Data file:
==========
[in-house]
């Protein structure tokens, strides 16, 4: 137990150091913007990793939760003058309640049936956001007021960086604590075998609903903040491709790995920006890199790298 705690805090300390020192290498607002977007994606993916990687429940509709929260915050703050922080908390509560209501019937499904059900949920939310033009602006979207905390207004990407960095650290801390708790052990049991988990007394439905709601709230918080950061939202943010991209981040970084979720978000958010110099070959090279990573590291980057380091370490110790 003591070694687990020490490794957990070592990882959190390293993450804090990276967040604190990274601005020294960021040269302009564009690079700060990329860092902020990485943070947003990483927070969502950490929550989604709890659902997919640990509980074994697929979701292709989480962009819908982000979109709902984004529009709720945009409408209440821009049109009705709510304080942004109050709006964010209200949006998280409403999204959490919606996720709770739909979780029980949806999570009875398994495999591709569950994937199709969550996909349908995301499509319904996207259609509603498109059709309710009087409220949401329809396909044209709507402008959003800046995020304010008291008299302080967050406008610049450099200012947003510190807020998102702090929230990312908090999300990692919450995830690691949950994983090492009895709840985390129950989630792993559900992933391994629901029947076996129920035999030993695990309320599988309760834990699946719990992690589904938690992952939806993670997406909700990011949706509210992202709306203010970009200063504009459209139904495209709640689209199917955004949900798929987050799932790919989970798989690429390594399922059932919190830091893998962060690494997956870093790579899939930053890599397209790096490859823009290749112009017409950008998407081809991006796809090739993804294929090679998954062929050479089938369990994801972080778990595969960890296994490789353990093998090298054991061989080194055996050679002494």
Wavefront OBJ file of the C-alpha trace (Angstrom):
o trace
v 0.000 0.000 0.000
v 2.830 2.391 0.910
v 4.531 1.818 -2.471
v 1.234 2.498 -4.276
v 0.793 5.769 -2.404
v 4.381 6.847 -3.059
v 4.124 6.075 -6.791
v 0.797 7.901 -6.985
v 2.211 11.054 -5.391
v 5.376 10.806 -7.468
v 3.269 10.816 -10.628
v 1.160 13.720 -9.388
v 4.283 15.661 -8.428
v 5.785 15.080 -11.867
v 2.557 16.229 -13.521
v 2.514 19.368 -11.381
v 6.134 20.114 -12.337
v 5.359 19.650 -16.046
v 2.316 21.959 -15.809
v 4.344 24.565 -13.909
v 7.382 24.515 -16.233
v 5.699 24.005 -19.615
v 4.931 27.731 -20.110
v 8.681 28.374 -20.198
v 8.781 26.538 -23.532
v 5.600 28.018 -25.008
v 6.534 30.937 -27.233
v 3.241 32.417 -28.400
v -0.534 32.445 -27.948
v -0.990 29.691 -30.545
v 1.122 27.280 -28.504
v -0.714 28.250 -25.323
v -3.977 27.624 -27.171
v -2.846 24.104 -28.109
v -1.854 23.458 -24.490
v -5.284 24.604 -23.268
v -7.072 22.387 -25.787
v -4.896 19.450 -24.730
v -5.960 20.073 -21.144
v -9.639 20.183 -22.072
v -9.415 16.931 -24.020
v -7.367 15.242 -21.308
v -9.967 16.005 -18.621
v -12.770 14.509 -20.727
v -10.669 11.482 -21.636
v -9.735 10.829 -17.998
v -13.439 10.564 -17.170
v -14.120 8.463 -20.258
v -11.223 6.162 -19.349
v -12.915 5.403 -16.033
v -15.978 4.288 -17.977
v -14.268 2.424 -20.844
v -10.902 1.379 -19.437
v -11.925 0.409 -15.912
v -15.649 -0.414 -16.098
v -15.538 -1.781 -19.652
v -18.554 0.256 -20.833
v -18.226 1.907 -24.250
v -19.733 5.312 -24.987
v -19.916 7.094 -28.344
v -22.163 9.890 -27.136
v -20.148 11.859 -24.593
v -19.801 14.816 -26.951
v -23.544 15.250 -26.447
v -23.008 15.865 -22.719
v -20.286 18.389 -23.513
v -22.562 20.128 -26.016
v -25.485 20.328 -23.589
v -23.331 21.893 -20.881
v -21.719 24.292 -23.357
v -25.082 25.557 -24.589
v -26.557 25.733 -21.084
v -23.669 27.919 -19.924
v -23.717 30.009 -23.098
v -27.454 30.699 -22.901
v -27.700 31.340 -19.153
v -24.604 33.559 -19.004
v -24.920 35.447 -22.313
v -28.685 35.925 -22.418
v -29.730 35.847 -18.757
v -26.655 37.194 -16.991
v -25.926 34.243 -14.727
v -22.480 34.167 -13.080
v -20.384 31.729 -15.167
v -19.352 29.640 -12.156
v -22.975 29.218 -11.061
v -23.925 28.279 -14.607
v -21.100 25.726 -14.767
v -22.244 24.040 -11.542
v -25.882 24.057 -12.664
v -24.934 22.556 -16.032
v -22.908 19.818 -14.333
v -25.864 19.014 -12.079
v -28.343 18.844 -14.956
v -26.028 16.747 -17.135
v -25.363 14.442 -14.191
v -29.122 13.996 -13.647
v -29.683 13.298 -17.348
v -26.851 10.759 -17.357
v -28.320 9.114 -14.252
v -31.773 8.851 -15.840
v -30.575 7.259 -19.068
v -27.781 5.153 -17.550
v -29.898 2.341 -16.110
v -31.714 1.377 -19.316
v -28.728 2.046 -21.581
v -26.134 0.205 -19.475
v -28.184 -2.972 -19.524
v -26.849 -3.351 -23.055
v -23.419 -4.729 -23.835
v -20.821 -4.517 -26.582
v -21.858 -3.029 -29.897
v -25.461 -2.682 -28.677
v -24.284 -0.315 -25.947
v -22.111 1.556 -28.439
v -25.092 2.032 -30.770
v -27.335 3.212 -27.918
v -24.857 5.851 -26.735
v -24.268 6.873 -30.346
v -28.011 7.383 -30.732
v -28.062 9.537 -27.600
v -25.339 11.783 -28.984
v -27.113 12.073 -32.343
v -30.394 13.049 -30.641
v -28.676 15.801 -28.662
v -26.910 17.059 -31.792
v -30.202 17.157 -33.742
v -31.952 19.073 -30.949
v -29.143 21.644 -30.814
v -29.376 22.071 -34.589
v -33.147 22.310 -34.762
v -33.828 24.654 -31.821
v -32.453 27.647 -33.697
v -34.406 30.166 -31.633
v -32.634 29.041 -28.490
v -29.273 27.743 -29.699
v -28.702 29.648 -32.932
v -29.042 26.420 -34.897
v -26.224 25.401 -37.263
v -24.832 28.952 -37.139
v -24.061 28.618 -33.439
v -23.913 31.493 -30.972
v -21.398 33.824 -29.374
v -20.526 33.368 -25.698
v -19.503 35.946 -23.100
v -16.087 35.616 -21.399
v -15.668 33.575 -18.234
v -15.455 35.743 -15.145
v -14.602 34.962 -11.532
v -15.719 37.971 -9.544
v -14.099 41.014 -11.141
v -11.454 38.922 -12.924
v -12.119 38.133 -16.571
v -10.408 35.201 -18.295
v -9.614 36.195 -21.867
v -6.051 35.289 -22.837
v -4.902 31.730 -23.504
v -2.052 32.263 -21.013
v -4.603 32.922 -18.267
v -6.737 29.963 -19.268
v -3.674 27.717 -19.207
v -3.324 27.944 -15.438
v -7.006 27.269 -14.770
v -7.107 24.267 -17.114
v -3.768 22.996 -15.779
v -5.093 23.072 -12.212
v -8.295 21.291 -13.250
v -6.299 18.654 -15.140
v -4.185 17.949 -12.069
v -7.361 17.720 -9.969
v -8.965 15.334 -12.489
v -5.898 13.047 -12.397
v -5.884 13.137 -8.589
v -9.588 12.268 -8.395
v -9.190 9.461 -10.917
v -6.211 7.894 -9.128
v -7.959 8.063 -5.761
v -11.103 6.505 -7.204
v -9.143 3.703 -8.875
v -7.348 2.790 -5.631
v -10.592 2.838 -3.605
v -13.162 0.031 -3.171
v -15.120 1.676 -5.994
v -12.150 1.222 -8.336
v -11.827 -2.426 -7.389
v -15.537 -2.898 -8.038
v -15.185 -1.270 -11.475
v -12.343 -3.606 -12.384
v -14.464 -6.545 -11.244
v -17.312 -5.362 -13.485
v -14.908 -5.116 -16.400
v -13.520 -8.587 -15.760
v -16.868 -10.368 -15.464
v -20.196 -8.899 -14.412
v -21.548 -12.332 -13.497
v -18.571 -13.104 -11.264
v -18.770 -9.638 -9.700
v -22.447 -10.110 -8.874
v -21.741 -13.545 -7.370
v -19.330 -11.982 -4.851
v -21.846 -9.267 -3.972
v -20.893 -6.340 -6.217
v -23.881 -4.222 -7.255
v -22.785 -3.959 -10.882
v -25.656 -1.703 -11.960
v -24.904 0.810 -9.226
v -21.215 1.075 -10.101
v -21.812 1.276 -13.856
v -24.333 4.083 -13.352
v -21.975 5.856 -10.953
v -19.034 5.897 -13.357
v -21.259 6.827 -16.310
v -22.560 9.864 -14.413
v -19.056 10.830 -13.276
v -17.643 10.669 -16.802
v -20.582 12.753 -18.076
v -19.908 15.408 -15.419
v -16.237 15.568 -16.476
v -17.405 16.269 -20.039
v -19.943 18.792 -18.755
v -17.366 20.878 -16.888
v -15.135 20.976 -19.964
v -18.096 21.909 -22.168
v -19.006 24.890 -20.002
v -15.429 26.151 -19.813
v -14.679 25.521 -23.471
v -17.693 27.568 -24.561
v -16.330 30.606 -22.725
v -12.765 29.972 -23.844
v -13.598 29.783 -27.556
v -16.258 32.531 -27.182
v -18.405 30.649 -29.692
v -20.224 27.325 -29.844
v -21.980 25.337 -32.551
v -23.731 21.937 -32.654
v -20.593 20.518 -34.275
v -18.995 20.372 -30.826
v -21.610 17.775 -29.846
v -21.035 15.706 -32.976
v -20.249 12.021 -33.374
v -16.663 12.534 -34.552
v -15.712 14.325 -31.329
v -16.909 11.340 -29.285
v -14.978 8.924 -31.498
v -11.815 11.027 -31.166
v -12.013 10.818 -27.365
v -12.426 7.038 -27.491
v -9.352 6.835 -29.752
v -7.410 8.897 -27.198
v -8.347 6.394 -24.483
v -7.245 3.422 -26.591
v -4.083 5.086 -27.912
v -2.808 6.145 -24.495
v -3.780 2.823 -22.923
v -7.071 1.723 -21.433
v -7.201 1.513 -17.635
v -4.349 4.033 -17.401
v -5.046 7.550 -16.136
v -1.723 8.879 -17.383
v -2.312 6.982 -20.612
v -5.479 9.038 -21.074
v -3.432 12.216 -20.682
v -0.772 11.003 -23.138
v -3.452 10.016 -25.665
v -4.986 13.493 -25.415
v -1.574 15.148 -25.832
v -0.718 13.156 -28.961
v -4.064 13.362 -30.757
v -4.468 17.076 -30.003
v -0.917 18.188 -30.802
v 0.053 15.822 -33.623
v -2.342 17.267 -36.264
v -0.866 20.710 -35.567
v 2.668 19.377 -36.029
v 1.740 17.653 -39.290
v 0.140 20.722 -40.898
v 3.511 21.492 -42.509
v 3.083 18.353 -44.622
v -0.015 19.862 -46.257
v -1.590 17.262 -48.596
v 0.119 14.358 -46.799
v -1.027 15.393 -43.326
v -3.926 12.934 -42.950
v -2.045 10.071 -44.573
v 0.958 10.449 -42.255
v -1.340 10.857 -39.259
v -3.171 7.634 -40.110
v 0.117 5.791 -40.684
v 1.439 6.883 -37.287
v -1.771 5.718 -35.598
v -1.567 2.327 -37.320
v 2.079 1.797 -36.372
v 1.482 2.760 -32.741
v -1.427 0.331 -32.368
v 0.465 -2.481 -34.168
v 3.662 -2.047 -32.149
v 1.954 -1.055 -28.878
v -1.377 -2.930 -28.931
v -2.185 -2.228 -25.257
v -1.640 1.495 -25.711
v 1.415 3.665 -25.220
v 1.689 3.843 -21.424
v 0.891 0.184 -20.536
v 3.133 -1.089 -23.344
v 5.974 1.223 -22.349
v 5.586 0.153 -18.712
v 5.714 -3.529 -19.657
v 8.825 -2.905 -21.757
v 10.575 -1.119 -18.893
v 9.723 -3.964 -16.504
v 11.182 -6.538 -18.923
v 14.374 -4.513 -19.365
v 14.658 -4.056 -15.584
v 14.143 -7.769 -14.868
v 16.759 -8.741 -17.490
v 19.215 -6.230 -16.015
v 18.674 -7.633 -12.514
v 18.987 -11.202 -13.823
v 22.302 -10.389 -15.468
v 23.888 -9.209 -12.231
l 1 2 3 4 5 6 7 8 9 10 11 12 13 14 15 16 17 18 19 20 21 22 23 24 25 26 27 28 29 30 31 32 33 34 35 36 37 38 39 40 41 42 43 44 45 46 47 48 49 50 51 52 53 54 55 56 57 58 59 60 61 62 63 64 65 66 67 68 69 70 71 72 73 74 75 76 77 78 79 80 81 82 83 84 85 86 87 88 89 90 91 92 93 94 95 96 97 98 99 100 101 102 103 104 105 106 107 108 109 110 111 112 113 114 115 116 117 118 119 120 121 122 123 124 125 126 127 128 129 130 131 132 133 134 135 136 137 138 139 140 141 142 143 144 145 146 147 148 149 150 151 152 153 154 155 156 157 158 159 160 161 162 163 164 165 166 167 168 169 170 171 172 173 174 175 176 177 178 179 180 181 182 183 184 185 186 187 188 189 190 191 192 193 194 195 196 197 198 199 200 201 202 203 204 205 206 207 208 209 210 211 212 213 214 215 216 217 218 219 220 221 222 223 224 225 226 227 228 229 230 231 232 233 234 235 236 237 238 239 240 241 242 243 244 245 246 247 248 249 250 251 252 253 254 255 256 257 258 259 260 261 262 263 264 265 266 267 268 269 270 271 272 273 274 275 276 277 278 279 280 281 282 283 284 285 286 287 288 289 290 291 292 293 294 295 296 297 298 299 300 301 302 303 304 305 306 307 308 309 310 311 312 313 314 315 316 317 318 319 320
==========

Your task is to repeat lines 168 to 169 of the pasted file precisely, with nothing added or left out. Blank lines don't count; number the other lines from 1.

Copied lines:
v -7.107 24.267 -17.114
v -3.768 22.996 -15.779